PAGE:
Table 6. Odds ratios for symptoms reported in the diary panel sub-cohort in 2007 and in 2008 relative to 2006, adjusted for change in the control zone, (n = 380).

Diary Panel Sub-cohort

In panel sub-cohort participants (n = 380) we performed allergen skin prick tests to define atopic status in 2007 and measured spirometric lung function (forced expiratory volume in one second (FEV1) and forced vital capacity (FVC)) and exhaled nitric oxide (eNO) once each year (2006–2008) at a home visit. We calculated the ratio of FEV1 as a proportion of FVC (FEV1/FVC) as a measure of airflow obstruction. We also asked participants to record symptoms, medication use and peak expiratory flows (PEF) twice daily for nine weeks each year at the same time of year (see Supporting information, Appendix S2).

Table 7. Mean pollutant concentrations by year and difference in pollutant concentration from post-tunnel year compared to pre-tunnel year.

Air Quality Monitoring

Two elevated air quality monitoring stations located near the ventilation stacks measured oxides of nitrogen (NOx), nitric oxide (NO), NO2, particulate matter less than 2.5 µm and less than 10 µm in diameter respectively (PM2.5 and PM10) and carbon monoxide (CO). Monitoring methods were identical to those previously described for fixed site monitoring in the study area [9].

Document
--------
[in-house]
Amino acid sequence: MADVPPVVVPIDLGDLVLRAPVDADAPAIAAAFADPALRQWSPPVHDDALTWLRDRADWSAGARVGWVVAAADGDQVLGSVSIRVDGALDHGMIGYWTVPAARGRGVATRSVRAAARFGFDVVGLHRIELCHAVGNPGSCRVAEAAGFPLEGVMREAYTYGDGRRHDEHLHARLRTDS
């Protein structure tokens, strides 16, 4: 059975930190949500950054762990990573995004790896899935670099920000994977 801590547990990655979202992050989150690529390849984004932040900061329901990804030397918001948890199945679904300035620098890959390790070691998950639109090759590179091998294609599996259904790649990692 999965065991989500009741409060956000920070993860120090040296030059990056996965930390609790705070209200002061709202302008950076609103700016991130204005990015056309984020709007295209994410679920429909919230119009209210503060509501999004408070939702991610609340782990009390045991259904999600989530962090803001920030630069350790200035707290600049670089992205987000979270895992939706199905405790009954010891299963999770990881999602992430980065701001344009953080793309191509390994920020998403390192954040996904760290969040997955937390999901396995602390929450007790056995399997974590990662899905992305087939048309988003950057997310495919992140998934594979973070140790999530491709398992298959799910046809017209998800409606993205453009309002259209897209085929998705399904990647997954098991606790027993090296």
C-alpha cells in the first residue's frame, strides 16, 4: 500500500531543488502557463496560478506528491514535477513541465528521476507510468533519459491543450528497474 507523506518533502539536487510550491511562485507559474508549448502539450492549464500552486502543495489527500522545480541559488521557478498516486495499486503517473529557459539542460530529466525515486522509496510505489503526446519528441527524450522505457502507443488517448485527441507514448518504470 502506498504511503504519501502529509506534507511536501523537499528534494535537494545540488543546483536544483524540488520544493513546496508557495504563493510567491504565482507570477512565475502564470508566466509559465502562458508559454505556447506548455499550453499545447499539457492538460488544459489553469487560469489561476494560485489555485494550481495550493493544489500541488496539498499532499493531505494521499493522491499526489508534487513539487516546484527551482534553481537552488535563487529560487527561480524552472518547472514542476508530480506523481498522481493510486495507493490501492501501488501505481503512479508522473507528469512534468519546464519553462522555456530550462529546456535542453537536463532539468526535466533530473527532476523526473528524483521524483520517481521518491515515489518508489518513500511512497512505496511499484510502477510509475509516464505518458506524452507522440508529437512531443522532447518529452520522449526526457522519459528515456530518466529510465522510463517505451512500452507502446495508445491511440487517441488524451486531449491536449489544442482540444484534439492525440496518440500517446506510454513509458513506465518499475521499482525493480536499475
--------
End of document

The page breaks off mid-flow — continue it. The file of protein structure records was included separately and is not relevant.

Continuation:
Statistical Analysis

We compared the study respondents’ characteristics to the local population using Australian Census 2006 data [10].

Study hypotheses were tested using a regression model. Main study factors were study year, exposure zone and their interaction. We tested the hypotheses by fitting a contrast statement to this interaction term. This approach modelled changes in symptoms and lung function between pre-tunnel year (2006) and each post-tunnel year (2007 and 2008) by zone, adjusted for the change in the control zone. Coefficients for contrasts were reported as mean differences for the continuous variables, or odds ratios for binary or multinomial variables.